Sulfuric / Organic Electrolytes and Total Quality Improvement (TQI) for Present / Future Anodizing Requirements

After the last 12 years of developmental improvements and successful operation in production and selective brush anodizing, we present formulations for the new revised three-part organic acid blend. This ionic active blend detailed here can benefit all sulfuric anodize electrolytes to meet today's more demanding quality, specifications and production requirements.


Related Topics:

by

Fred Charles Schaedel*

Anodic Technical Services

Westminster, California USA

Editor’s Note: Editor's Note: This paper is a peer-reviewed and edited version of a presentation delivered at NASF SUR/FIN 2016 in Las Vegas, Nevada on June 8, 2016.  A printable PDF version of this paper is available for download by clicking HERE.

ABSTRACT

After the last 12 years of developmental improvements and successful operation in production and selective brush anodizing, we present formulations for the new revised three-part organic acid blend.  This ionic active blend can benefit all sulfuric anodize electrolytes to meet today's more demanding quality, specifications and production requirements.  This paper will discuss the following improvements: (1) surface protection of 2000/7000 series alloys during exposure to the sulfuric organic electrolyte, (2) pore structure development during the pulse-step-ramp cycle, (3) recurring problem solving situations and (4) a new in-tank test/control cell (including a data logger) that will allow the anodizer to prove how and why a 2 - 5% addition of this basic blend promotes total quality improvement (TQI) and efficiency for Type IC, II and III hard anodizing.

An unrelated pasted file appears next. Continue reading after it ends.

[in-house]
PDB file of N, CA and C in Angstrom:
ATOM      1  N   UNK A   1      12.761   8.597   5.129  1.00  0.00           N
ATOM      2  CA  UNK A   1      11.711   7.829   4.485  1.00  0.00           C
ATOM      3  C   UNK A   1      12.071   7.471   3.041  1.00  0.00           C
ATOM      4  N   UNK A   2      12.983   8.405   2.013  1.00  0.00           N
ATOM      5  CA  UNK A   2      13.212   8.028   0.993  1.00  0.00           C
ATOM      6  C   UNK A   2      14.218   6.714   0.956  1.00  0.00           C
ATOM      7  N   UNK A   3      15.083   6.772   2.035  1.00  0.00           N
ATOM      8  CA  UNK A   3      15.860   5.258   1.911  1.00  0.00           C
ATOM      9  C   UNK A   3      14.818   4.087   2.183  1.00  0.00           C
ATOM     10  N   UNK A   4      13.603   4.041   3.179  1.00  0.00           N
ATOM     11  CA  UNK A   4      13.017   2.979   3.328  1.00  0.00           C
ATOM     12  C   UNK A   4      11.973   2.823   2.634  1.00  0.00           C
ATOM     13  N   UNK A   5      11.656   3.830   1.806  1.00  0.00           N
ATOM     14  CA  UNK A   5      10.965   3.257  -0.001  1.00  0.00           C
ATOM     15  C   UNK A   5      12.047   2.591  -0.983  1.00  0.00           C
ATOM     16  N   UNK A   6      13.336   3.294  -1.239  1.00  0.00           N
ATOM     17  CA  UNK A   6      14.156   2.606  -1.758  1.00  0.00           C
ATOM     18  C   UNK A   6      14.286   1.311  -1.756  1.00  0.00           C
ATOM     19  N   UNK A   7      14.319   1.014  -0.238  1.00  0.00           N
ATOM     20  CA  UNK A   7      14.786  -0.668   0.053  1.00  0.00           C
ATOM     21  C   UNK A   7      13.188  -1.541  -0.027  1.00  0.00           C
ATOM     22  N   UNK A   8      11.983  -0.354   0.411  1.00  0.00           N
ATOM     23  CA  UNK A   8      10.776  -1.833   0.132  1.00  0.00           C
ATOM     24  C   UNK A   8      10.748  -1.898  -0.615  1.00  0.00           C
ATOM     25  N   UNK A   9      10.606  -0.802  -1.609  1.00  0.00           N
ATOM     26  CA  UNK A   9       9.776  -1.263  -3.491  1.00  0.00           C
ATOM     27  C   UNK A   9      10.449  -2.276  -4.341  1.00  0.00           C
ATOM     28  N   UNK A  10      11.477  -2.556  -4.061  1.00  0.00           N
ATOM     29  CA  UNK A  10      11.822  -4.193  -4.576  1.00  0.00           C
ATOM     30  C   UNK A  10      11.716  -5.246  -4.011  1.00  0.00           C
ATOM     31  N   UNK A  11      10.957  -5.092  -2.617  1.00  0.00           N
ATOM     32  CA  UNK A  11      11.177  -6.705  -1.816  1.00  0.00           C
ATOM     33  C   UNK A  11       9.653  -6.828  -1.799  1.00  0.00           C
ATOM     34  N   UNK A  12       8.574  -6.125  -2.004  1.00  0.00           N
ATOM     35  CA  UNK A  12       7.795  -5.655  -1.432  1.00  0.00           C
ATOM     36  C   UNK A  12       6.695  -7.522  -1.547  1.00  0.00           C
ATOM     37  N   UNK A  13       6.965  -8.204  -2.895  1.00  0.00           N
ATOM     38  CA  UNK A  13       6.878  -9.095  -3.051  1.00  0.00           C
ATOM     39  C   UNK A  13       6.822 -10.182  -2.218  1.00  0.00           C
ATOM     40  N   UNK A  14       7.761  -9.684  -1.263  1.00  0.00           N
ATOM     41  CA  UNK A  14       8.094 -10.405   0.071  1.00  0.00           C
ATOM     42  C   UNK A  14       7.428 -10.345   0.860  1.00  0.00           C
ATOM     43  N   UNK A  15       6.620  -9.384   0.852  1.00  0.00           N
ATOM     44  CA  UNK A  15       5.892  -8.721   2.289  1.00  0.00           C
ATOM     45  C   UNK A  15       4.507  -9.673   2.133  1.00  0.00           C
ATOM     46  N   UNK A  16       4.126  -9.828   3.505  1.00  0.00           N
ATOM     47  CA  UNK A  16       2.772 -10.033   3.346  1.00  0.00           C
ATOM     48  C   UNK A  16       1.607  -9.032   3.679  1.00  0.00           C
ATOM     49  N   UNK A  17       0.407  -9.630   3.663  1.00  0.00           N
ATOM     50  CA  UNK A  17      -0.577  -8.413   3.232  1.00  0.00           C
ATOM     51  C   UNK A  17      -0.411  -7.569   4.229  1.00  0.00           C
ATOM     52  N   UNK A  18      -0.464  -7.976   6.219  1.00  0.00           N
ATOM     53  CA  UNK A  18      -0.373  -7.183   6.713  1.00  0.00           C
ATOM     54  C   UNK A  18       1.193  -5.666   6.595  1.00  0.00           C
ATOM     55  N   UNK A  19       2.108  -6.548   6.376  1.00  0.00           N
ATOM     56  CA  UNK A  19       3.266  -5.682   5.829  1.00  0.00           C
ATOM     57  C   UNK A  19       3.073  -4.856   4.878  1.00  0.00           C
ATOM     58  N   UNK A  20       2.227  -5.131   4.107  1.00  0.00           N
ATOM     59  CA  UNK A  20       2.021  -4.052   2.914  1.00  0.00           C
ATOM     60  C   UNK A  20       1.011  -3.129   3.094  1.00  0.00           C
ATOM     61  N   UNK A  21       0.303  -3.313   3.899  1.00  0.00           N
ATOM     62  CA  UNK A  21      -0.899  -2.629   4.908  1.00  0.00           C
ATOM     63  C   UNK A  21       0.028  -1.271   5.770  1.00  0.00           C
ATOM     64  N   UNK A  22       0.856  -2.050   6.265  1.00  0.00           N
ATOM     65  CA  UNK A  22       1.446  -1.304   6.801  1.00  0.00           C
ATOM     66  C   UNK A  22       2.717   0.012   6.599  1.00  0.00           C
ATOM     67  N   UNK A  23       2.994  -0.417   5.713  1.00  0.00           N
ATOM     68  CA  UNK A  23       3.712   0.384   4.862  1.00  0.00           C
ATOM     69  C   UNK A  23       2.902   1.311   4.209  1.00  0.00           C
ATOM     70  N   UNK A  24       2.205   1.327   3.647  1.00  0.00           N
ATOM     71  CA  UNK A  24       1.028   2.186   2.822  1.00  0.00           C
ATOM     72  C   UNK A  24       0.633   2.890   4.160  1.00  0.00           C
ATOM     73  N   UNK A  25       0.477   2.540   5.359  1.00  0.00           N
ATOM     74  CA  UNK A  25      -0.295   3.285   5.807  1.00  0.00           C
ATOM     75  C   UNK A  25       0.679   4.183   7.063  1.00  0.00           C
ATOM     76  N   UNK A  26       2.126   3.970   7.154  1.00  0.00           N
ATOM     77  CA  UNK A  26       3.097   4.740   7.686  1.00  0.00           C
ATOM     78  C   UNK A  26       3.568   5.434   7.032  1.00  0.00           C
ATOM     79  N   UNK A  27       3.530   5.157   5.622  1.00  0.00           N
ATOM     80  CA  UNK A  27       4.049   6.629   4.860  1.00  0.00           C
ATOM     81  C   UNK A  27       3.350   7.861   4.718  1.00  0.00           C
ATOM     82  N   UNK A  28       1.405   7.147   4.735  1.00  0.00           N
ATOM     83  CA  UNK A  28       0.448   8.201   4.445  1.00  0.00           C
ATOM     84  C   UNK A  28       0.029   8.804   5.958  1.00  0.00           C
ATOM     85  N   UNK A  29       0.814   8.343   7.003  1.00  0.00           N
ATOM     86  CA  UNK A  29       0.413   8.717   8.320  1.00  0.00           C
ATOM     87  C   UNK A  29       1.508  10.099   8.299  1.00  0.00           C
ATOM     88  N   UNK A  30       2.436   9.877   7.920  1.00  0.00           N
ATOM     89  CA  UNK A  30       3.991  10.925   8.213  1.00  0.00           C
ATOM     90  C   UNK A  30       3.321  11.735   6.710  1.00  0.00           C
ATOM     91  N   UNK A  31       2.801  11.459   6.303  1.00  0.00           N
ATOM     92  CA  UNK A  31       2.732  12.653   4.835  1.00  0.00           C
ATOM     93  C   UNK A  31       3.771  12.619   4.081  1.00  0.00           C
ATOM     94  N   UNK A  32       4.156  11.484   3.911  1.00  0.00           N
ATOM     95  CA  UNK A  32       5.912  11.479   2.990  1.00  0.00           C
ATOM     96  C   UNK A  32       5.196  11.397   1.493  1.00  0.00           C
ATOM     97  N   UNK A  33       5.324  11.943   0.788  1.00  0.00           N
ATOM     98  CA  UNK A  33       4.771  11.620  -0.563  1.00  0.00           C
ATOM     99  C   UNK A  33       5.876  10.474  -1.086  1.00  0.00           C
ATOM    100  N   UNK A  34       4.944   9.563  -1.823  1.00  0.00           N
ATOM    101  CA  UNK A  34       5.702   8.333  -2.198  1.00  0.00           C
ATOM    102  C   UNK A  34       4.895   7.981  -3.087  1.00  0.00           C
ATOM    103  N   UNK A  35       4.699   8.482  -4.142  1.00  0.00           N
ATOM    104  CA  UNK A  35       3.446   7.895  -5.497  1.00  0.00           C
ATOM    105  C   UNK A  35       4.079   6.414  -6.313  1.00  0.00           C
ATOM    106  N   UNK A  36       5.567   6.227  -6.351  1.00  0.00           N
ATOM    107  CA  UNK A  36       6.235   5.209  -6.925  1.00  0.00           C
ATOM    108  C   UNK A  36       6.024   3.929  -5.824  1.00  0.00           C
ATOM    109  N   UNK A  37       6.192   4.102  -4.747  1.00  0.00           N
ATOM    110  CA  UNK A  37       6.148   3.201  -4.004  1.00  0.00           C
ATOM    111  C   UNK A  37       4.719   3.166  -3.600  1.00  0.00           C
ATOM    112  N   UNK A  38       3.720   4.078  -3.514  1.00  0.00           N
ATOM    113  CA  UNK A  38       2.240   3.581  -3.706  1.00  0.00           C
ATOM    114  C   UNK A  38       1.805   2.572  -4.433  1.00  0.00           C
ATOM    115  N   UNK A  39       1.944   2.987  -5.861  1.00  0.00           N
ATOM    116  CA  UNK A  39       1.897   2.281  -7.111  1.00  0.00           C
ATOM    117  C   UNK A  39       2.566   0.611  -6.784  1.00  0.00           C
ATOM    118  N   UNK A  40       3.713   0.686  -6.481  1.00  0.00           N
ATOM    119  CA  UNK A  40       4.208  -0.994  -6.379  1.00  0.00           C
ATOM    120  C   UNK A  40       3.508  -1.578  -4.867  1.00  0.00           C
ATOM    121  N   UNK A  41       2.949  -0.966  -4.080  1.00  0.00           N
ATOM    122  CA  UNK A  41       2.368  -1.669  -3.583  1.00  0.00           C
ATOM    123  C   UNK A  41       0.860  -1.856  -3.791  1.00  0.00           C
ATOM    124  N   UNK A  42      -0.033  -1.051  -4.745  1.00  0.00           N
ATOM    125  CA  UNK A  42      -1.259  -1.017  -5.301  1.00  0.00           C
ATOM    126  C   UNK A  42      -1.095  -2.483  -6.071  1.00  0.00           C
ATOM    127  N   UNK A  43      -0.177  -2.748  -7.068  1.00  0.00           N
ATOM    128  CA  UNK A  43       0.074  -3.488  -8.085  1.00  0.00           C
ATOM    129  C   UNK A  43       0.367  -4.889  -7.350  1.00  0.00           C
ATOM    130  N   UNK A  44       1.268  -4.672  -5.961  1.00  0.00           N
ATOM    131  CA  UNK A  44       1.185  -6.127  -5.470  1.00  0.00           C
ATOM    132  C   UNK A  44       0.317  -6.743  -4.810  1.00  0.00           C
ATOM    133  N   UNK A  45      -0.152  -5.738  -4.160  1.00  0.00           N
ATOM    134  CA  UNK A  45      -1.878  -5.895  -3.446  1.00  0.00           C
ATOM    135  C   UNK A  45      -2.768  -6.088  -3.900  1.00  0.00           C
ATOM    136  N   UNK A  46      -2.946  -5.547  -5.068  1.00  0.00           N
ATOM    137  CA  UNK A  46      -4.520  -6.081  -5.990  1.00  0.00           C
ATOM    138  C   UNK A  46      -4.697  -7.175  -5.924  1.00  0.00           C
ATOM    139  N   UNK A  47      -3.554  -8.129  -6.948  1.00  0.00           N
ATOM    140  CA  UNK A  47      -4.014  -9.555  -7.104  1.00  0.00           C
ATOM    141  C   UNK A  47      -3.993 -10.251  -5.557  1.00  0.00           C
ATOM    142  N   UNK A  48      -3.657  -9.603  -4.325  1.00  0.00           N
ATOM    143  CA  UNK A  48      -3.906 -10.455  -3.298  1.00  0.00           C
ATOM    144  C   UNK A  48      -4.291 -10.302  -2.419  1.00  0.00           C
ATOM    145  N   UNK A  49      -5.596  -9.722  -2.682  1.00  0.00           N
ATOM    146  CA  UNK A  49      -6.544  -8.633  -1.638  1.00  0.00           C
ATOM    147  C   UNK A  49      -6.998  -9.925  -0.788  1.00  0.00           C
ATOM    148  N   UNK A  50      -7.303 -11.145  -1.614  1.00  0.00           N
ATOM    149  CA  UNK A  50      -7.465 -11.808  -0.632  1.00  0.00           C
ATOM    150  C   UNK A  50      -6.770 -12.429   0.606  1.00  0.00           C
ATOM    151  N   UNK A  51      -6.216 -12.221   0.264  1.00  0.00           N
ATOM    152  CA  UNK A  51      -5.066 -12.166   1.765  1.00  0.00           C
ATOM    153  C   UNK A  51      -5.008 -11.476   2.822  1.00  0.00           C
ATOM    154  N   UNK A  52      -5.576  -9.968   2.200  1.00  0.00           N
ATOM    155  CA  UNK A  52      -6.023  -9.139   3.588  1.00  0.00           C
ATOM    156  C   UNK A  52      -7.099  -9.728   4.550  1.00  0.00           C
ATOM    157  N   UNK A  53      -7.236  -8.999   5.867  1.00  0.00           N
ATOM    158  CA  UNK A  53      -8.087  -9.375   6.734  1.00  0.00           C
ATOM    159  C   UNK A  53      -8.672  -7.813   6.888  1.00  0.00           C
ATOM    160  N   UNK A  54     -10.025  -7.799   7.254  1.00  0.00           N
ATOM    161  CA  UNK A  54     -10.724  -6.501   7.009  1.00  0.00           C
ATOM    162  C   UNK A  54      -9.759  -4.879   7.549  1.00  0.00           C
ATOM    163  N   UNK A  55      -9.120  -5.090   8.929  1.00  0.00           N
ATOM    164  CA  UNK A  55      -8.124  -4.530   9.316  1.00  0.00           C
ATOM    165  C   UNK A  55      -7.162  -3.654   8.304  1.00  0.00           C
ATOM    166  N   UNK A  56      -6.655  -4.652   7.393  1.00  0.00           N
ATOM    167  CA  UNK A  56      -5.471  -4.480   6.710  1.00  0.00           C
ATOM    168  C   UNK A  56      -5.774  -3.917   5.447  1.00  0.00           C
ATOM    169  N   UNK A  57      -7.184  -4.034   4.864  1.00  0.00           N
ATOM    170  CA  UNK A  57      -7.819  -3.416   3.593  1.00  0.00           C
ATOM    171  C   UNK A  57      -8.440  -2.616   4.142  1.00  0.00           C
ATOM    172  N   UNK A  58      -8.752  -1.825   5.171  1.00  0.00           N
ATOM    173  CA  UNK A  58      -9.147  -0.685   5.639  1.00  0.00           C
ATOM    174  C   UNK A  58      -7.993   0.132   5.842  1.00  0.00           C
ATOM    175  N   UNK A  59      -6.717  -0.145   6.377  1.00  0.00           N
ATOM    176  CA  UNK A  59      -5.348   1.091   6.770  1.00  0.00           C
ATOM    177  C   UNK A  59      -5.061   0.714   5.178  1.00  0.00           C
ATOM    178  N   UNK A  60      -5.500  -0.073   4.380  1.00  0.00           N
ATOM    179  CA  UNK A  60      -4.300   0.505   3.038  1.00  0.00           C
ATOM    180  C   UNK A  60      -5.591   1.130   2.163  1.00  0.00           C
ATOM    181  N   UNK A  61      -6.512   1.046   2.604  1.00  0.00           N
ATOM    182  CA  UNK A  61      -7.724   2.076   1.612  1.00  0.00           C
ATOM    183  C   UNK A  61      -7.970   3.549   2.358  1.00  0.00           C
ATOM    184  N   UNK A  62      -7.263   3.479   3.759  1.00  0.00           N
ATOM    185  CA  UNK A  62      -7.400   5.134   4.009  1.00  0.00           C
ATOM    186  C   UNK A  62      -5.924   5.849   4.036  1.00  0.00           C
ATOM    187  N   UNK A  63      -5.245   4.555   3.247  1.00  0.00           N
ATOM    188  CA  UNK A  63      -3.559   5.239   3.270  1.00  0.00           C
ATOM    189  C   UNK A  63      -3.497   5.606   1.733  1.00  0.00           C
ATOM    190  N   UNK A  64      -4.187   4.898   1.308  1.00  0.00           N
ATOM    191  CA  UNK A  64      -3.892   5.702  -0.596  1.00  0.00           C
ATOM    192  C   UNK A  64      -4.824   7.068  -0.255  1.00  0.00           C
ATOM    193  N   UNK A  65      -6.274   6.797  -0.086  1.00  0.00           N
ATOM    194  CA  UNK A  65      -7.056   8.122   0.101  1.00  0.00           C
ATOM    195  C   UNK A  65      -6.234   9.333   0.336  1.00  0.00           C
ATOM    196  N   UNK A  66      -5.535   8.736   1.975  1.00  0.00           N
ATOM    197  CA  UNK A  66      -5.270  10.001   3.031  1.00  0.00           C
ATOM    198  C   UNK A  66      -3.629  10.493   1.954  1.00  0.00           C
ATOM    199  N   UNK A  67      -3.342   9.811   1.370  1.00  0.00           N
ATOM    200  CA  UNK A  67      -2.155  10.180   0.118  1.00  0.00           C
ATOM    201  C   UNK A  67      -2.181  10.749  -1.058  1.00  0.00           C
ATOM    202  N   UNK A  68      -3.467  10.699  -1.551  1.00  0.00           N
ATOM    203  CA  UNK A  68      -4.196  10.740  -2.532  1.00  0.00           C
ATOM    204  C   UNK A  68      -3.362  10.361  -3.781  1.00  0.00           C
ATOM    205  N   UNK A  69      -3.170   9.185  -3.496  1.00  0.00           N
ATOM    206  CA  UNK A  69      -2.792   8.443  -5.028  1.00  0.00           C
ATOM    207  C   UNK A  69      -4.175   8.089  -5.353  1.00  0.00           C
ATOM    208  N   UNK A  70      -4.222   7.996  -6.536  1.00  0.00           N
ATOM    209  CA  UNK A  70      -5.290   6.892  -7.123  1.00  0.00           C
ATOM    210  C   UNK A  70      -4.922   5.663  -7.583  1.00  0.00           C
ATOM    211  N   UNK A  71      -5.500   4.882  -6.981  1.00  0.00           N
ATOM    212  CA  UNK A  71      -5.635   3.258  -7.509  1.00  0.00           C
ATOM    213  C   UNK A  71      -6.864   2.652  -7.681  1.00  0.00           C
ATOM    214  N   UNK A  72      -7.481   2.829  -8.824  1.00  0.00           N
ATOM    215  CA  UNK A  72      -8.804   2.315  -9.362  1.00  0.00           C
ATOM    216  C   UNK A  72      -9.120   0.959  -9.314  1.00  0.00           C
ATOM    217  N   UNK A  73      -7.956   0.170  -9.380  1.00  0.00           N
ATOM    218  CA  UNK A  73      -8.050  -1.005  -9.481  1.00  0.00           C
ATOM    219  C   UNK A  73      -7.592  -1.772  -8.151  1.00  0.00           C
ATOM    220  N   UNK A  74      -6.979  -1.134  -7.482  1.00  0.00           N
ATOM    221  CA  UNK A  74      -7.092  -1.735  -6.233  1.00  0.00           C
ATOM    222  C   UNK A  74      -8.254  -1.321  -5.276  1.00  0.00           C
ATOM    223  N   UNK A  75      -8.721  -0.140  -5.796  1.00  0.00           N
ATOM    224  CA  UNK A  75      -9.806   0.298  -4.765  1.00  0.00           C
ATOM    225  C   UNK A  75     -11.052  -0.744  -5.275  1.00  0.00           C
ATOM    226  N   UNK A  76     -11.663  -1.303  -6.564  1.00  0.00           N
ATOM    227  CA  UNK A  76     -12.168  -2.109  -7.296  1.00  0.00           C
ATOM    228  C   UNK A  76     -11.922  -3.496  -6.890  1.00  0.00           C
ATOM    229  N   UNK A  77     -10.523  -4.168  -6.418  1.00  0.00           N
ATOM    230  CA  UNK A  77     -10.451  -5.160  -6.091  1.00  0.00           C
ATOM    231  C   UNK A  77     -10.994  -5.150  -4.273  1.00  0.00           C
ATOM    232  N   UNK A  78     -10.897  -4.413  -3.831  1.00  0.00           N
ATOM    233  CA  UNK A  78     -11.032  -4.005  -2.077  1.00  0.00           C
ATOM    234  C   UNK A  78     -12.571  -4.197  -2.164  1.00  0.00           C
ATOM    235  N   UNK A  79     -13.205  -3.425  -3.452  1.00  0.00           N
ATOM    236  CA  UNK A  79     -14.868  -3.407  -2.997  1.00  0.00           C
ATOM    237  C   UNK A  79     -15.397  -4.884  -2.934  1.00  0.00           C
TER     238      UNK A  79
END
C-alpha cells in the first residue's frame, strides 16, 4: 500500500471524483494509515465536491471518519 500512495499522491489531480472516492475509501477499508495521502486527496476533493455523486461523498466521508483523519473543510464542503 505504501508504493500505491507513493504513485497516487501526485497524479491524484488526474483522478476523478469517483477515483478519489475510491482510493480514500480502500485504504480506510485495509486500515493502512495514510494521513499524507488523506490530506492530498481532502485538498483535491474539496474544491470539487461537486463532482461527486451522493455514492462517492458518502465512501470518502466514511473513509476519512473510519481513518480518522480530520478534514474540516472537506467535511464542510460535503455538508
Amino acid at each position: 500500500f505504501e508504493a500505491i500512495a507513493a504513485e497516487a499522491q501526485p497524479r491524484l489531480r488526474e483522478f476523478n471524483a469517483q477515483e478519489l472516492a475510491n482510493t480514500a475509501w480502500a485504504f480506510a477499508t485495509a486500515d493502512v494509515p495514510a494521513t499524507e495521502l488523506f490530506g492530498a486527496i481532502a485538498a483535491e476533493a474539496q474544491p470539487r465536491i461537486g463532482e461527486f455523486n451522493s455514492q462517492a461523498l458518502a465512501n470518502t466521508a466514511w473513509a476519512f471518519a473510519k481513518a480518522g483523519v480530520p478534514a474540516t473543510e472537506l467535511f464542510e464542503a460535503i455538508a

Background

Special sulfuric organic electrolytes as specified in Mil-A-8625, which are important for the anodize process, are actually sulfuric /carboxylic acids.  Their importance is centered in the carboxyl (-COOH) group radical, which has been proven as an anodizing electrolyte and additive to the primary sulfuric electrolyte for the Type IC, II and III hard anodize processes.